2020 年 12 月 16 日 / General, Standard and Certification, Installation and testing, Industrial Networks
Power over Ethernet (PoE) has been around now for several years, starting with Type 1 PoE (IEEE 802.3af) introduced in 2003 that delivers up to 15.4 W, with 13 W available for the device. That was followed by Type 2 PoE (sometimes referred to as PoE Plus) that delivers up to 30 W, with 25.5 W available for the device.
At these levels of DC power, no one ever really questioned the safety of PoE. But once four-pair Type 3 and type 4 PoE were introduced in 2018 at 60 W and 90 W respectively, and the National Electric Code was revised to address 60 W remote-powering circuits, many started to wonder if PoE is safe. We thought we’d take a closer look.
AC vs. DC
While blasting AC/DC’s “Back in Black” above 70 decibels is definitely NOT safe for your ears, there has long been the belief that DC power is safe while AC power is not. There’s some truth behind that as AC power is considered to be about 3 to 5 times more dangerous than DC—it takes far more milliamps of DC current than AC current at the same voltage to kill you. To better understand why, it helps to understand the difference between the two.
AC power alternates back and forth periodically while DC power flows in one direction. That’s why AC power has a frequency and DC power does not. In the U.S., AC power alternates 60 times per second (60 Hz). In Europe, it’s 50 times per second (50 Hz). An easy way to visualize the difference is to view them graphed—AC power makes a wave-like (sinusoid) pattern while DC is just a flat line.
When you are shocked by dangerous amperage levels of AC power, the alternating nature of AC power causes the heart to go into atrial fibrillation. The continuous flow of DC power is not as dangerous for the heart, but it can cause convulsive contraction and can even kill you at high enough levels. In addition to the level of current, the resistance of the body is also an important factor, which can be impacted by humidity, thickness of skin, weight, age and even sex. Dry skin has a greater resistance than wet skin and the amount of electrical current that flows through the body goes up when resistance goes down. And women are more susceptible to currents than men due to less overall body resistance.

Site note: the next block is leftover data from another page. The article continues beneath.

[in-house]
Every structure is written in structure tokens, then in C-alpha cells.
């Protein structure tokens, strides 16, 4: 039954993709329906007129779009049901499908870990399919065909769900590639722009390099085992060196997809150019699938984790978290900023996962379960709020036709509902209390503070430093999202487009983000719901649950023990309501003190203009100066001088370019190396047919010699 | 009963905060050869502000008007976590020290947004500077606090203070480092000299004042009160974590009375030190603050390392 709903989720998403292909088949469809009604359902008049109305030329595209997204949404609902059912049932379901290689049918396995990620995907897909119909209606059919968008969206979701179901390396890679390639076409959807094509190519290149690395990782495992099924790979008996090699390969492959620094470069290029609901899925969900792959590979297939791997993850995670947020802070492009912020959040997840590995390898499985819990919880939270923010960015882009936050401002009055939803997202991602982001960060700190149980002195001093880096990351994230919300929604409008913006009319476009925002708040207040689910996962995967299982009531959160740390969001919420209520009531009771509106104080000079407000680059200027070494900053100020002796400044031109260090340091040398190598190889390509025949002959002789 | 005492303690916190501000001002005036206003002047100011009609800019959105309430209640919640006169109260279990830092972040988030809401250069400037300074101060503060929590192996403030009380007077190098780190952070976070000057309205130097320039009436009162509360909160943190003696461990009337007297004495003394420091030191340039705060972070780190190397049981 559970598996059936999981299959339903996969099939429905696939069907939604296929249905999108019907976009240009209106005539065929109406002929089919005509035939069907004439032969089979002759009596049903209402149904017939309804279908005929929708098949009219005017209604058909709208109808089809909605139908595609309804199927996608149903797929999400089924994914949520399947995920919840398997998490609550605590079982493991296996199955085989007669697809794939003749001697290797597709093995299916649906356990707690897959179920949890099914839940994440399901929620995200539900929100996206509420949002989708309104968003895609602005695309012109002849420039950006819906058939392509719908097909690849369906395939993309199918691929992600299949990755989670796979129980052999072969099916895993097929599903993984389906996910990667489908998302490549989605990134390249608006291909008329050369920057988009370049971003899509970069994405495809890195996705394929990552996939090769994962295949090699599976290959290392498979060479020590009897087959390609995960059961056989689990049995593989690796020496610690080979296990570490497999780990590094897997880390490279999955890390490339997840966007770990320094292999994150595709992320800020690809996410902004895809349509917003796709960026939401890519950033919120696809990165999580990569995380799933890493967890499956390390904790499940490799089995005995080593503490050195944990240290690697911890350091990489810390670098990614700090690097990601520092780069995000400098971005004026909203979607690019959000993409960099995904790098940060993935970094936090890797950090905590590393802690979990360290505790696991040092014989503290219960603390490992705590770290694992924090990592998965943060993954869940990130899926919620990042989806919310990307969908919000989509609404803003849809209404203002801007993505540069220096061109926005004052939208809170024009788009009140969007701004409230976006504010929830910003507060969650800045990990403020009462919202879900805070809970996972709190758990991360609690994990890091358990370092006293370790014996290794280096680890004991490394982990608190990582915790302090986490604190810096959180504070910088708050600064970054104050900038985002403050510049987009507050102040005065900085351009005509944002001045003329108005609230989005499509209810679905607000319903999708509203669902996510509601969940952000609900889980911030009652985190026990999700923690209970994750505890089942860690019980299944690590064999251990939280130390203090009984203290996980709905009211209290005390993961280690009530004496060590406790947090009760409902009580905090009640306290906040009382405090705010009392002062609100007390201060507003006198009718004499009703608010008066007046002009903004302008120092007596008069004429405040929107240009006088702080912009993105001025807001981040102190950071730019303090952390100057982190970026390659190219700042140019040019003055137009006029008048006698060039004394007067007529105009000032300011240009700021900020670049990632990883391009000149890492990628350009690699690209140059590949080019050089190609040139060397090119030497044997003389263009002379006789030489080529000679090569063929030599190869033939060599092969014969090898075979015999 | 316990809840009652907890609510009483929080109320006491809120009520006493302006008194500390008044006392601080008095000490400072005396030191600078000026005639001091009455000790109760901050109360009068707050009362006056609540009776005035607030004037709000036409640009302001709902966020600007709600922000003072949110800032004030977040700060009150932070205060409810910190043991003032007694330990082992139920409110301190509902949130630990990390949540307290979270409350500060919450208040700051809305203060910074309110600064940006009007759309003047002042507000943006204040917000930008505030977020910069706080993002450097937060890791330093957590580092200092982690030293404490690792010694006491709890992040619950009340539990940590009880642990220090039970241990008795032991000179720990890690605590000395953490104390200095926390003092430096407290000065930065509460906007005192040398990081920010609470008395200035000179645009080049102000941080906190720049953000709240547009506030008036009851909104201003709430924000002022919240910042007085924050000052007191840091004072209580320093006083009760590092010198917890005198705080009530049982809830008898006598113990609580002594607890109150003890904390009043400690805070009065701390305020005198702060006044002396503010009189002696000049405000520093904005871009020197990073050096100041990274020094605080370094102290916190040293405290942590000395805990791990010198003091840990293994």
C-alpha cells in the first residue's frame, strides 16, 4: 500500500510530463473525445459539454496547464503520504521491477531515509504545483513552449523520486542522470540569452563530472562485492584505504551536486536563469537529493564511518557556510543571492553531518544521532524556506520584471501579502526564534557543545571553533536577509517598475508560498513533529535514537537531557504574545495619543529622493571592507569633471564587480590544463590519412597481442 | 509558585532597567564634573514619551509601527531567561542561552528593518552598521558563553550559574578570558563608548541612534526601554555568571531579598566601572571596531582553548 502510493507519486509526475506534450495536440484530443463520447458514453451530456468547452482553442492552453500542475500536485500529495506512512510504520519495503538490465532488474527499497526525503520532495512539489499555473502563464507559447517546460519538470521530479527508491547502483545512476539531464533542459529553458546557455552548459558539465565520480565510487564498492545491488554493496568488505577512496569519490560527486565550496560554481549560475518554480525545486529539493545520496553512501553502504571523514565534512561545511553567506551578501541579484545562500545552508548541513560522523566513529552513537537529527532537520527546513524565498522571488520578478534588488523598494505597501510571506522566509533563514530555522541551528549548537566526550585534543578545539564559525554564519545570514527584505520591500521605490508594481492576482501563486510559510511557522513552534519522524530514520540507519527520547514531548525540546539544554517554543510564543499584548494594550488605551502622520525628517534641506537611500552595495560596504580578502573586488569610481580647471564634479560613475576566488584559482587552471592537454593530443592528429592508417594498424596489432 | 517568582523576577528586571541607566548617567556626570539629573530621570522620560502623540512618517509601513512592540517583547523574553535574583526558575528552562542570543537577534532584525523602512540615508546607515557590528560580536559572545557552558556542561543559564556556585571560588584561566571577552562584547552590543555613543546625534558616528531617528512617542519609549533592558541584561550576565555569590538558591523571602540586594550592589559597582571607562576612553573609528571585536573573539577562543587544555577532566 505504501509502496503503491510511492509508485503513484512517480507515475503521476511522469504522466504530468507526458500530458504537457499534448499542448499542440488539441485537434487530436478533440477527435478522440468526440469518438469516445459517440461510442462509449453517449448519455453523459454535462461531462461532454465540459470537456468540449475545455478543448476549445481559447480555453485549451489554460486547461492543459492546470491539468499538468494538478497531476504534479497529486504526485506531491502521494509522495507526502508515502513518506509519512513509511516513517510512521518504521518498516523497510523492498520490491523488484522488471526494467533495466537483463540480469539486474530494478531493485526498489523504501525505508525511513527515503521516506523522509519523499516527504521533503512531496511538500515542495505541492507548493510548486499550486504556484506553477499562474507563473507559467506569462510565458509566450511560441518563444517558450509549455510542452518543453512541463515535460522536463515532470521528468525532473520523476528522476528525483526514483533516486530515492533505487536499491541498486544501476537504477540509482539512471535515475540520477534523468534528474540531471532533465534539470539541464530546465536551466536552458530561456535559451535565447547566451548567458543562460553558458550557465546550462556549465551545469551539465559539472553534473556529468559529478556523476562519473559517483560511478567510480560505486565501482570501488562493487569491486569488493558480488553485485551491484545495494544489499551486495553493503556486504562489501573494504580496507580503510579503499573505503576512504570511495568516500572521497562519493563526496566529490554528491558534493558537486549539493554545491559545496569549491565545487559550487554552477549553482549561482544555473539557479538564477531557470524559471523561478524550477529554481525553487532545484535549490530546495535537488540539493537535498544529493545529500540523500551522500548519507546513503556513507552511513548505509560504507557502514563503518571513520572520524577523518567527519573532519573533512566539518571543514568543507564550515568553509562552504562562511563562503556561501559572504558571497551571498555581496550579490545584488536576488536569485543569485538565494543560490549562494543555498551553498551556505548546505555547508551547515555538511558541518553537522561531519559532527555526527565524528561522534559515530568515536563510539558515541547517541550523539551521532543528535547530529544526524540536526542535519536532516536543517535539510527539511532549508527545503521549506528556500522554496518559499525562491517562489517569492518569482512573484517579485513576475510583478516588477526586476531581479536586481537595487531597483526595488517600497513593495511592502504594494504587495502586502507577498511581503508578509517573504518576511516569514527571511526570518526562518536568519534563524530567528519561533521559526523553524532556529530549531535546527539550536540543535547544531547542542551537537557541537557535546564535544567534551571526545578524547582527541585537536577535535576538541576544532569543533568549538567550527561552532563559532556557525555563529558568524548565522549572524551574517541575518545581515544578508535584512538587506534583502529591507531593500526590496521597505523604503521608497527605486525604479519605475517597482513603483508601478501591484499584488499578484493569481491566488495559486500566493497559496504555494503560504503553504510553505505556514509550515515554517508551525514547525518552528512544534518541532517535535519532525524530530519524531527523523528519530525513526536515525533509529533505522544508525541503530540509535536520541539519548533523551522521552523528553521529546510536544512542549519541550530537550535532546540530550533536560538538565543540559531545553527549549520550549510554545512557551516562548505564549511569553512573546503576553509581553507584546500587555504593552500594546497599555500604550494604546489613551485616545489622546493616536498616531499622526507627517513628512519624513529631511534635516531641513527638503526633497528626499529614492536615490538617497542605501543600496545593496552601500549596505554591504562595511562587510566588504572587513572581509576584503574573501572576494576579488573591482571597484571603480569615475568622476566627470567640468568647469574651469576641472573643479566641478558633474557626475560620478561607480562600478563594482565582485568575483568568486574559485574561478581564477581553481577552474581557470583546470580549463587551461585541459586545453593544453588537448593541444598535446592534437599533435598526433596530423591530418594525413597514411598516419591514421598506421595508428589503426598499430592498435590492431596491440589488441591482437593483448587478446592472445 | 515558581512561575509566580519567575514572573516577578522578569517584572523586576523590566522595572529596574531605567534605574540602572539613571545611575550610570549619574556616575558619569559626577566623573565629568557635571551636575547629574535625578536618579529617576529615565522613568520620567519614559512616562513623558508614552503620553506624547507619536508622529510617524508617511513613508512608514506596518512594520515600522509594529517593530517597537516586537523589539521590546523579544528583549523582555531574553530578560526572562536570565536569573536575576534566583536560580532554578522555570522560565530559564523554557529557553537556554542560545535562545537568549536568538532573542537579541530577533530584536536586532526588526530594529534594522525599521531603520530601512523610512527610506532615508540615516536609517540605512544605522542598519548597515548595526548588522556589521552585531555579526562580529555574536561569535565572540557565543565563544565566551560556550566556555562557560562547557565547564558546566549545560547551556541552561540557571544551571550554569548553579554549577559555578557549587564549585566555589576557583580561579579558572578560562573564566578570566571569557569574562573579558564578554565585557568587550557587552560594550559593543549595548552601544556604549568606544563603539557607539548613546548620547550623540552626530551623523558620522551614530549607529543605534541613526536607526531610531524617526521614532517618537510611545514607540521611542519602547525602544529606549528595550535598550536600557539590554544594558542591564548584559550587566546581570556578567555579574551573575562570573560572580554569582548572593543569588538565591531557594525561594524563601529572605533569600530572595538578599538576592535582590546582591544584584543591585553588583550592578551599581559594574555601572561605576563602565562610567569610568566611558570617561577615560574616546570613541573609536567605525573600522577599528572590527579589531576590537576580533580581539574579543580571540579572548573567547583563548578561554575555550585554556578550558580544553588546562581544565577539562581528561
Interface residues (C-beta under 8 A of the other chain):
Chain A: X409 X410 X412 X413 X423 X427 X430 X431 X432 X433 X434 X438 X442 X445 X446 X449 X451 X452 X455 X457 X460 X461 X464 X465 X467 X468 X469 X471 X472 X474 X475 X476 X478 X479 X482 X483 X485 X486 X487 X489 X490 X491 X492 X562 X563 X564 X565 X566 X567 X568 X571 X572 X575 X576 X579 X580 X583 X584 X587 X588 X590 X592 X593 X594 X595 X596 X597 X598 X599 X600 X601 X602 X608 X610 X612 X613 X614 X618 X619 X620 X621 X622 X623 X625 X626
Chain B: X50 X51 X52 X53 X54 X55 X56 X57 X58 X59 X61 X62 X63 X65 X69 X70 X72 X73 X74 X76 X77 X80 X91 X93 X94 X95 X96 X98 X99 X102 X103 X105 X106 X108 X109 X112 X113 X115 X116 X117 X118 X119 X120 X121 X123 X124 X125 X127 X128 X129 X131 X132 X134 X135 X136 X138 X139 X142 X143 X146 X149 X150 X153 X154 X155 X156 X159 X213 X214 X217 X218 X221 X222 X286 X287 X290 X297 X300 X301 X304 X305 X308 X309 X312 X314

In addition, the path makes a big difference. Electric shock only happens if there is a complete path with two contact points on the body for the current to enter and exit, and electricity will always take the easiest path to ground. The path the current takes has a lot to do with how harmful the shock is – a current that flows from hand to hand and therefore through your heart is far more dangerous than one that flows from, say, your finger to your elbow.
What Does that Mean for PoE?
Per IEEE standards, PoE is injected into a cable at voltage between 44 and 57V DC, typically 48V DC. Typically, anything less than 35V AC or 60V DC is considered safety extra low voltage (SELV), so by definition, PoE-enabled ports are SELV. That’s not to say that 48V DC can’t shock you (you’d know this if you ever touched your tongue to a 9-volt battery when you were a kid). And no one is recommending that you strip the insulation off of a twisted-pair cable conductor and poke it with your bare hands (especially while soaking wet).
But with PoE, you still have little chance of getting shocked from a disconnected cable due to the actual protocol itself. That’s because the power sourcing equipment (PSE) must experience a handshake with the powered device (PD) before any power is delivered. No handshake, no power. That’s quite different than an standard AC power receptable that is constantly supplying power, regardless of whether you’ve got a device plugged in.
In a nutshell, the answer is YES. PoE is safe.
There’s Always a But
So, if PoE is safe, why is it addressed in the NEC for power levels above 60 W? There is still the potential hazard caused by heat being generated by PoE within cable bundles that can cause insertion loss and cable degradation over time, preventing proper data transmission. And with everything from phones and security devices, to life safety systems connecting to and being powered over the network, a loss of signal can certainly become a life safety issue. That’s one reason why the NEC specifies the number of cables allowed in a bundle based on conductor size and temperature rating for 60W or higher PoE or requires the use of Limited Power (LP) cable.
There are ongoing discussions surrounding fire safety when it comes PoE. While it’s theoretically possible, it would take an absolute worst-case scenario—a large tight cable bundle all simultaneously delivering high-power 60W or higher PoE in a hot ceiling space (above 40°C) from one point to another without breaking out to smaller bundles/individual runs. It would also likely take low-quality unshielded cable construction (e.g., copper-clad aluminum) in close proximity to combustible material. Such a scenario can be avoided by following bundling guidelines and certifying (which will not pass CCA cabling).
It’s important to remember that even if there’s no danger, PoE can still wreak havoc on transmission if the cable isn’t properly balanced. In four-pair Type 3 and Type 4 PoE, power is delivered over all four pairs with data via common-mode voltage that splits the current between each conductor in the pairs. For this to happen, DC resistance must be balanced. Too much unbalance causes saturation of the transformer, which can cause Ethernet data signals to become distorted. That’s why we recommend testing for DC resistance unbalance using your DSX CableAnalyzer™ Series tester. Learn more about DC resistance unbalance testing here.